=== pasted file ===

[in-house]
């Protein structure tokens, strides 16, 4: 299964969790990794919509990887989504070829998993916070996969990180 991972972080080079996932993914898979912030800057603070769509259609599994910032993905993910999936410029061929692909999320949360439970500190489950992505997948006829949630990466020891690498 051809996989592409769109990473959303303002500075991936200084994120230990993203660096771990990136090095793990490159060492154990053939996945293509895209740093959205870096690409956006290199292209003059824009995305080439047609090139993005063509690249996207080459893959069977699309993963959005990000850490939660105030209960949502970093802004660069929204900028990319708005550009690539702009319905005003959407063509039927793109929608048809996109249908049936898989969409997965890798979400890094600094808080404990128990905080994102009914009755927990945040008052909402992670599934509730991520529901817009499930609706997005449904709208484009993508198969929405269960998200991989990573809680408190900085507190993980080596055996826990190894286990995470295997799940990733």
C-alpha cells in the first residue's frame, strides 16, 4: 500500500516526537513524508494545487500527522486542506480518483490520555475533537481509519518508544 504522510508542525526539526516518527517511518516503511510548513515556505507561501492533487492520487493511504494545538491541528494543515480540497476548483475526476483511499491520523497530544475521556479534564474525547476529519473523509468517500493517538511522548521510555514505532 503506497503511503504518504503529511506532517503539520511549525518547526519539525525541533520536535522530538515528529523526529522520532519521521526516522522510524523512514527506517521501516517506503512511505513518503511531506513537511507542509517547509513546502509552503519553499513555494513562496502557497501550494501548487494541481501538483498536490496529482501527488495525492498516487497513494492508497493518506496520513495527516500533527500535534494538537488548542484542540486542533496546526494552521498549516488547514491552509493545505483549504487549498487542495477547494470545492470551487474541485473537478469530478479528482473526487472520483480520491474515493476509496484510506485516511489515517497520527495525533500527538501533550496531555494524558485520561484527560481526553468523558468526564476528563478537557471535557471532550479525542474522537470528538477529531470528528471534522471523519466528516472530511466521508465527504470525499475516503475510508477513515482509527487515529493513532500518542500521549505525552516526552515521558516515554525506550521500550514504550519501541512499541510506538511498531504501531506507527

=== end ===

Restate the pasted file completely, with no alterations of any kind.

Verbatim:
[in-house]
């Protein structure tokens, strides 16, 4: 299964969790990794919509990887989504070829998993916070996969990180 991972972080080079996932993914898979912030800057603070769509259609599994910032993905993910999936410029061929692909999320949360439970500190489950992505997948006829949630990466020891690498 051809996989592409769109990473959303303002500075991936200084994120230990993203660096771990990136090095793990490159060492154990053939996945293509895209740093959205870096690409956006290199292209003059824009995305080439047609090139993005063509690249996207080459893959069977699309993963959005990000850490939660105030209960949502970093802004660069929204900028990319708005550009690539702009319905005003959407063509039927793109929608048809996109249908049936898989969409997965890798979400890094600094808080404990128990905080994102009914009755927990945040008052909402992670599934509730991520529901817009499930609706997005449904709208484009993508198969929405269960998200991989990573809680408190900085507190993980080596055996826990190894286990995470295997799940990733």
C-alpha cells in the first residue's frame, strides 16, 4: 500500500516526537513524508494545487500527522486542506480518483490520555475533537481509519518508544 504522510508542525526539526516518527517511518516503511510548513515556505507561501492533487492520487493511504494545538491541528494543515480540497476548483475526476483511499491520523497530544475521556479534564474525547476529519473523509468517500493517538511522548521510555514505532 503506497503511503504518504503529511506532517503539520511549525518547526519539525525541533520536535522530538515528529523526529522520532519521521526516522522510524523512514527506517521501516517506503512511505513518503511531506513537511507542509517547509513546502509552503519553499513555494513562496502557497501550494501548487494541481501538483498536490496529482501527488495525492498516487497513494492508497493518506496520513495527516500533527500535534494538537488548542484542540486542533496546526494552521498549516488547514491552509493545505483549504487549498487542495477547494470545492470551487474541485473537478469530478479528482473526487472520483480520491474515493476509496484510506485516511489515517497520527495525533500527538501533550496531555494524558485520561484527560481526553468523558468526564476528563478537557471535557471532550479525542474522537470528538477529531470528528471534522471523519466528516472530511466521508465527504470525499475516503475510508477513515482509527487515529493513532500518542500521549505525552516526552515521558516515554525506550521500550514504550519501541512499541510506538511498531504501531506507527